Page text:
John Ashbery’s poem “Soonest Mended” comes to mind,
It was still a shock when, almost a quarter of a century later,
The clarity of the rules dawned on you for the first time.
They were the players, and we who had struggled at the game
Were merely spectators…
President Obama suggests we are witnessing “An assault on all humanity.” President Putin adds ironically, “Instead of democracy, bloodshed and fanaticism had filled the vacuum,” and, “ you never know who is manipulating whom.”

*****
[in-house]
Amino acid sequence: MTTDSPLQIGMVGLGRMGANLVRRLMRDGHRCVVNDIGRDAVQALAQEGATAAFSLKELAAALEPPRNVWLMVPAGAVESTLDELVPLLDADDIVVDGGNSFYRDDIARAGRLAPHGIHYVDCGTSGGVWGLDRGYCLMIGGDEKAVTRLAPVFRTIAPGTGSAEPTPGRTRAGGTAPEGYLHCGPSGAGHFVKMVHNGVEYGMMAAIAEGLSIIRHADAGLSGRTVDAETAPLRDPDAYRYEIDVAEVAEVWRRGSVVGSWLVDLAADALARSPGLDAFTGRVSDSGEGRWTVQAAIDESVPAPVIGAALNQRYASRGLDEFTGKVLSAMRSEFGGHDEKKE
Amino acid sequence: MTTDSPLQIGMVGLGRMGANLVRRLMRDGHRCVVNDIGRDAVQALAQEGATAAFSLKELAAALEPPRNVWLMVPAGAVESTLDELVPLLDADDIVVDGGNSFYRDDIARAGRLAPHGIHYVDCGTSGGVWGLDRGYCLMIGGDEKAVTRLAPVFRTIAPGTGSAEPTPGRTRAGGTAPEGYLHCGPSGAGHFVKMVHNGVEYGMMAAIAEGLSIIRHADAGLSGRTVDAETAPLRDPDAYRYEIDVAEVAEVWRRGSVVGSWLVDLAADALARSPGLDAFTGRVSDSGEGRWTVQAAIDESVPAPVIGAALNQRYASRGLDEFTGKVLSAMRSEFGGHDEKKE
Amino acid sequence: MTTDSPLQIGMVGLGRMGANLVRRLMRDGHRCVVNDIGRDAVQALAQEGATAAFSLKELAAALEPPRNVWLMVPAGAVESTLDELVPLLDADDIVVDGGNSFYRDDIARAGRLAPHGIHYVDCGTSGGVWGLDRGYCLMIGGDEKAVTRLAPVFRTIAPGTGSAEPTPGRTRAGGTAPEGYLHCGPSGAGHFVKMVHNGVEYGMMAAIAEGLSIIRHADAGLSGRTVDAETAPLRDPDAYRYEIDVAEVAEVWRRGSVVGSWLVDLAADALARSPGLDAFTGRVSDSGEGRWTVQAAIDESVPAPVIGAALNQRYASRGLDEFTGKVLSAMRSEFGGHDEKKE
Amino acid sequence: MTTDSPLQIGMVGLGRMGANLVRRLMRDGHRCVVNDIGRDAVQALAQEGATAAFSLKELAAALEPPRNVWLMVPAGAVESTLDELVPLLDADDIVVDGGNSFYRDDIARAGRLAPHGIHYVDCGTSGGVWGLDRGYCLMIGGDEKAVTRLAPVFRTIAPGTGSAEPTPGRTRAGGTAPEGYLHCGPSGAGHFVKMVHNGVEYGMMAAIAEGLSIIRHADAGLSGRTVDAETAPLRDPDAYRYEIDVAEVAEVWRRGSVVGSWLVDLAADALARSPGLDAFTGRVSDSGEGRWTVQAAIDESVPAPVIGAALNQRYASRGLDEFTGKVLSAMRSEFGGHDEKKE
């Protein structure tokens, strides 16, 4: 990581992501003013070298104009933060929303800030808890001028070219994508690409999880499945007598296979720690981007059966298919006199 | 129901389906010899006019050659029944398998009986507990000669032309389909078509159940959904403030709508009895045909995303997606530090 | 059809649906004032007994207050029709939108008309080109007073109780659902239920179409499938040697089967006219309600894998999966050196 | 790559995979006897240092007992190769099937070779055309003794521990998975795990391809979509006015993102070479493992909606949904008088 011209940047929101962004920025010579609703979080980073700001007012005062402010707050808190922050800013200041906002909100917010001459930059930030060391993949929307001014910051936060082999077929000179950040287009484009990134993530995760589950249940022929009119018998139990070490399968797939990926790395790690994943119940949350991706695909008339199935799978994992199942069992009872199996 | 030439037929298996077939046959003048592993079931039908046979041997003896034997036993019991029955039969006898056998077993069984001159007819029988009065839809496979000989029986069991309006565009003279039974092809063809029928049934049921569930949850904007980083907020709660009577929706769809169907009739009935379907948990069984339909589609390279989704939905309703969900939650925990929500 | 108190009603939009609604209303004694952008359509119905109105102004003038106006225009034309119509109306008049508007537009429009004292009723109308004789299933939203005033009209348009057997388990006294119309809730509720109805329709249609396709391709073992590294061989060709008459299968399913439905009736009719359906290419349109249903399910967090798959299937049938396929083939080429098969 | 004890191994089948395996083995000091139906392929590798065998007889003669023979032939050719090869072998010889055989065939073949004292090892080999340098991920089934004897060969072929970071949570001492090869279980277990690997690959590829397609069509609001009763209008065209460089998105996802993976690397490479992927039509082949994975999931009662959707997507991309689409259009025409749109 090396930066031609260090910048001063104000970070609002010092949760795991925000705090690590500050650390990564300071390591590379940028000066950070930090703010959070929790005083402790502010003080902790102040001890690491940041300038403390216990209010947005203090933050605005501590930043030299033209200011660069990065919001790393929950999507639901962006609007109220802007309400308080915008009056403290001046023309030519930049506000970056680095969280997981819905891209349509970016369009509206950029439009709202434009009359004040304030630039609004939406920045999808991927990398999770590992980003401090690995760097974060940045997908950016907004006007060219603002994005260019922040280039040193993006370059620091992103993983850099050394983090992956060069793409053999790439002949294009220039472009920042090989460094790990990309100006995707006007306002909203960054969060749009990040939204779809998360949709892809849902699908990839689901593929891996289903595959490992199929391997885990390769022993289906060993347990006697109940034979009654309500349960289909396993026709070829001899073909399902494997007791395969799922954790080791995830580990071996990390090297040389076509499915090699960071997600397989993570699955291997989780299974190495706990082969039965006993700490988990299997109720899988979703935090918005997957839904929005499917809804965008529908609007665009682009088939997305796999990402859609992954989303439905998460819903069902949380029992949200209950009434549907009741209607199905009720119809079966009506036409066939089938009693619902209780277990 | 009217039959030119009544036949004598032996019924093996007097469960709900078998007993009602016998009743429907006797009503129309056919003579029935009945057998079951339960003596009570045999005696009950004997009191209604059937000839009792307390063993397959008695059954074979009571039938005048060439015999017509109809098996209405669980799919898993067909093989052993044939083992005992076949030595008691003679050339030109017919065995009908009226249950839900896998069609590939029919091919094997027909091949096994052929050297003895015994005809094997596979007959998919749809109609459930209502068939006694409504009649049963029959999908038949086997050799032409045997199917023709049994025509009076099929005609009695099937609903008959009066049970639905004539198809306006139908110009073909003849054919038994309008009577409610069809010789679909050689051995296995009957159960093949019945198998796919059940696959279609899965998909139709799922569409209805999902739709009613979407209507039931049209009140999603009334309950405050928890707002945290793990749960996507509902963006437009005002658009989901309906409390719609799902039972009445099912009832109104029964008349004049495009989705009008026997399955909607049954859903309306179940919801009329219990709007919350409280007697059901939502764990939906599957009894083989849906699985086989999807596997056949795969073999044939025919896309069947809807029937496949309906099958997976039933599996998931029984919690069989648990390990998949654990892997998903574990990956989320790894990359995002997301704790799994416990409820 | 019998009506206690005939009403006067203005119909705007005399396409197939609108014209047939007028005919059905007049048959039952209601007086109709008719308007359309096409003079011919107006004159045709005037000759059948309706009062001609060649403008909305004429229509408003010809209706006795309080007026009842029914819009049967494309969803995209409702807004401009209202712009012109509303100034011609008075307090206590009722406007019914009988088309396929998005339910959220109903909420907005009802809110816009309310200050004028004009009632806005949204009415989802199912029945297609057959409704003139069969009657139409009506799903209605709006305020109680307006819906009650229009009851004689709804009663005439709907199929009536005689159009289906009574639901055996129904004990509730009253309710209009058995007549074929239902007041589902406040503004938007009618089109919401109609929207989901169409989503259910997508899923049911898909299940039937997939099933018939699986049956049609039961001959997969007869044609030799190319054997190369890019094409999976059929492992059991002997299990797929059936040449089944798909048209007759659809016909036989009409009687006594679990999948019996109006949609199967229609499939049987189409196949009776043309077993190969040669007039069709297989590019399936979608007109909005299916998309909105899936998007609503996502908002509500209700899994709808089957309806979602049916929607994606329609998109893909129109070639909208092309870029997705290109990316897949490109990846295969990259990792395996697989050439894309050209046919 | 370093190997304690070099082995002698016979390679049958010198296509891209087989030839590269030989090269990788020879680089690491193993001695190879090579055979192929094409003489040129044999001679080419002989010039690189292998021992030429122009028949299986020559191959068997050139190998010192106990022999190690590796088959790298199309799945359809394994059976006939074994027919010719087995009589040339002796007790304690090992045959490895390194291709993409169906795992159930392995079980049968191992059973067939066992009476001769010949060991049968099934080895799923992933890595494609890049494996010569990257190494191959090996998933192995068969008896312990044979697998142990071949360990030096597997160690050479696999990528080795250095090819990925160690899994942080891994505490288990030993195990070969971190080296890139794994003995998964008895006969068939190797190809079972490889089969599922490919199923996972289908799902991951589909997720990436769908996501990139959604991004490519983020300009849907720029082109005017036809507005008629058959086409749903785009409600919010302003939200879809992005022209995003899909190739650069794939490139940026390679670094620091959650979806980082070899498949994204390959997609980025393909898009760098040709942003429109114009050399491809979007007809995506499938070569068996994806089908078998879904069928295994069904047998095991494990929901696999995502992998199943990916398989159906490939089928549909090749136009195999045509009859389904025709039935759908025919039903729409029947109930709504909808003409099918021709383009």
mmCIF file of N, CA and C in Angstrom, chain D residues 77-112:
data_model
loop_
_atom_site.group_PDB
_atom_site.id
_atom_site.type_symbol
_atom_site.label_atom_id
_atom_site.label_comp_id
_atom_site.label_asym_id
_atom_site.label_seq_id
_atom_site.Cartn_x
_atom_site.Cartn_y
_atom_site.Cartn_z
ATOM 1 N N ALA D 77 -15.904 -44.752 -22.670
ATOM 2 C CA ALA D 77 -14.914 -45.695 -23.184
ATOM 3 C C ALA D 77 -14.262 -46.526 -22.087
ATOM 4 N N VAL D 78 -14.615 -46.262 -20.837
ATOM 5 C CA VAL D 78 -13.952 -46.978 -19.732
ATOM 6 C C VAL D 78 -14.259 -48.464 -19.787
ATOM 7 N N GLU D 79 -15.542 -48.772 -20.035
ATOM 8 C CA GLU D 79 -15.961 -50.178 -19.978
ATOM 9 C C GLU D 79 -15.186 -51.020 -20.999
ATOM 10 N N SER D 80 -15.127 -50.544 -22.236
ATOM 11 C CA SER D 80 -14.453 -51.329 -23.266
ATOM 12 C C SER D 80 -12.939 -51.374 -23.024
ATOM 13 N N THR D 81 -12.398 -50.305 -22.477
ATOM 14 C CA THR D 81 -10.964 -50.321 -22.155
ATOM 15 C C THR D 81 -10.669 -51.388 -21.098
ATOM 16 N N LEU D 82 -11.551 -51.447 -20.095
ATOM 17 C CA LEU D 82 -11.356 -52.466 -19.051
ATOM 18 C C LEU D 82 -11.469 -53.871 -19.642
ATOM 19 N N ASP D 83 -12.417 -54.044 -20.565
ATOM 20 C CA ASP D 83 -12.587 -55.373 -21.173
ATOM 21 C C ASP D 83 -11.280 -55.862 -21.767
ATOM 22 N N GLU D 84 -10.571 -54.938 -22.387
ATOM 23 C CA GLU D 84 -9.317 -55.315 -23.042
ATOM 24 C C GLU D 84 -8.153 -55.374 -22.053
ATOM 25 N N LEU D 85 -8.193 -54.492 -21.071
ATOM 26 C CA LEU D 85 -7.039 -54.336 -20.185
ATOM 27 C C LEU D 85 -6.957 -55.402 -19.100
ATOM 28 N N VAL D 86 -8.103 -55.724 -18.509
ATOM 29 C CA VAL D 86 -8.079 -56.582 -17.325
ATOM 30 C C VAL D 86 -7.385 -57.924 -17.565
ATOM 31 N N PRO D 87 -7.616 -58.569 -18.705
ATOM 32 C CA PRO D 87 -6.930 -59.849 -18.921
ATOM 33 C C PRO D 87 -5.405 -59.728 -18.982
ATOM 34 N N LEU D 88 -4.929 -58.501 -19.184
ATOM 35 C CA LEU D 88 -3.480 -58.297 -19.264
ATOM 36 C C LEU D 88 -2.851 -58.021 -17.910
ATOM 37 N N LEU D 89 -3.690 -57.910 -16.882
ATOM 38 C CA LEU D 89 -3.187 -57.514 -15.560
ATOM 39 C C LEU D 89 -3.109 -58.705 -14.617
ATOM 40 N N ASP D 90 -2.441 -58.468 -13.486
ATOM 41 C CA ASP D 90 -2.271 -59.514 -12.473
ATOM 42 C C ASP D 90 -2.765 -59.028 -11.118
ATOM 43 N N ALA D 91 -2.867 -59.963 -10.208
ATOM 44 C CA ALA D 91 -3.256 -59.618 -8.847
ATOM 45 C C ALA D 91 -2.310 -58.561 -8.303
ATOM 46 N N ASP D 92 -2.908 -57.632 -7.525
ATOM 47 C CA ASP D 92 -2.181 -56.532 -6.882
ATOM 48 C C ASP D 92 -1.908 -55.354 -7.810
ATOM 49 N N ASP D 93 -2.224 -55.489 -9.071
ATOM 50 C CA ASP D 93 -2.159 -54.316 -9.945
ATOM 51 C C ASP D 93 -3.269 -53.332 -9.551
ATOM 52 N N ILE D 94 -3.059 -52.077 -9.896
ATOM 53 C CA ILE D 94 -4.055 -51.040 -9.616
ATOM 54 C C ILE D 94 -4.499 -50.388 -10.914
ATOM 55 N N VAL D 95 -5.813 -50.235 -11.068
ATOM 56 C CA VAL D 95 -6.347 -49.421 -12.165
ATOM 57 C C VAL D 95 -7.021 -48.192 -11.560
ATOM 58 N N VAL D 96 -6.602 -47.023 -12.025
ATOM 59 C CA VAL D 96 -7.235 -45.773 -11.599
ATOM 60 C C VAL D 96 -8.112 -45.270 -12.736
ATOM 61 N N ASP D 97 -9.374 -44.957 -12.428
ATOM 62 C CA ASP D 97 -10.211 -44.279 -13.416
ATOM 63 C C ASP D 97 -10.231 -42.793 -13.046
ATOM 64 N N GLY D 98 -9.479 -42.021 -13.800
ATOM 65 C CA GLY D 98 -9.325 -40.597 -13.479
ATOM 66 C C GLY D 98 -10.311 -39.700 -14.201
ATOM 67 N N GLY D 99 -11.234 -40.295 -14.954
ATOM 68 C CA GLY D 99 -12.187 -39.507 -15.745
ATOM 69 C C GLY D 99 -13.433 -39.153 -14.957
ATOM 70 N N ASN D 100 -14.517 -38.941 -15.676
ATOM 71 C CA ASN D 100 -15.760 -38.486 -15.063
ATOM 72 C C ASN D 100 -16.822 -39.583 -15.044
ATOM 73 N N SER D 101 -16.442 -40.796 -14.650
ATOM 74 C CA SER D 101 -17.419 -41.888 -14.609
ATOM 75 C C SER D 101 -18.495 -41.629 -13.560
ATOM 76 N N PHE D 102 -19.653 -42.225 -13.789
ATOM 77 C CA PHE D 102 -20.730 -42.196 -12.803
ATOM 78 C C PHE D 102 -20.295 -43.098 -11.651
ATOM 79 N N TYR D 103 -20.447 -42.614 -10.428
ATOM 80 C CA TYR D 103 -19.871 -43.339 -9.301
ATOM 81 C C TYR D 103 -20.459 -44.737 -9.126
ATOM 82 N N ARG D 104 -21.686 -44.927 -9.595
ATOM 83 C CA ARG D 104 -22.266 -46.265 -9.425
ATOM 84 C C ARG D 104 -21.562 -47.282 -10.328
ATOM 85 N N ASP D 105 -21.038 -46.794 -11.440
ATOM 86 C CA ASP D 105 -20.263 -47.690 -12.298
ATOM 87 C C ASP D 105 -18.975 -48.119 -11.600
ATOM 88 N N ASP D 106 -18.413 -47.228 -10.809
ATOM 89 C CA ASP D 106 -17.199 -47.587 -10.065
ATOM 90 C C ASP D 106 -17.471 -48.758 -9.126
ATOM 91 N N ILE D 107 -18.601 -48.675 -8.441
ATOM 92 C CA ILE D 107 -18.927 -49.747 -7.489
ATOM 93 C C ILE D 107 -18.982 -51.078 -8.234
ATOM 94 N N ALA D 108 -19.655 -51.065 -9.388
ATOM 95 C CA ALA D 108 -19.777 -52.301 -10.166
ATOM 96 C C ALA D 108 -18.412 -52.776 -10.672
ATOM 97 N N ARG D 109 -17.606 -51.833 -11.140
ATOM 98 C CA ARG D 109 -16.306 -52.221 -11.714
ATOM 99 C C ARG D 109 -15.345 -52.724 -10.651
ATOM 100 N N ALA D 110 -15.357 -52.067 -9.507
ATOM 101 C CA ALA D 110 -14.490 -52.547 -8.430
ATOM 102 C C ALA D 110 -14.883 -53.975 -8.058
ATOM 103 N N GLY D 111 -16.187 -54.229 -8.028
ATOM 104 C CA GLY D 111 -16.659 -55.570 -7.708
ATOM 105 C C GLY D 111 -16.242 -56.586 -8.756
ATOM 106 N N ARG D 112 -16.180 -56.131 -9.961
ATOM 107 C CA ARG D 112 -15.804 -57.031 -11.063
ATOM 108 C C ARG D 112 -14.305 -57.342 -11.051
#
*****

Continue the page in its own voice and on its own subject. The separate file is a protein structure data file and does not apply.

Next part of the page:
It is like the world is frozen in a 1960’s Television show—you know, that scene right before the commercial break when everyone in the saloon has drawn his six-shooter, holding their breath and hoping Marshall Dillon gets there in time, and Festus peeking up from behind the bar, wondering who will be the first to start shooting. Our world is no longer as simple as the cattle ranchers against the farmers, but ranch against ranch for local watering rights. Regional hegemonies are cropping up like kudzu in Atlanta, with a wistful approach to an almost city-state world reminiscent of the Renaissance period. Regional thugs abound, exacerbating the fractionalization. Russia’s bullied compliance of its sphere of influence in the Ukraine, China’s co-prosperity alliance mixed with manufactured islands in Southeast Asia, Sunni Shia spheres volleying warning shots across each other’s bow, and U.S. presidential candidates starting to sound as illogical as a North Korean speech are now daily occurrences.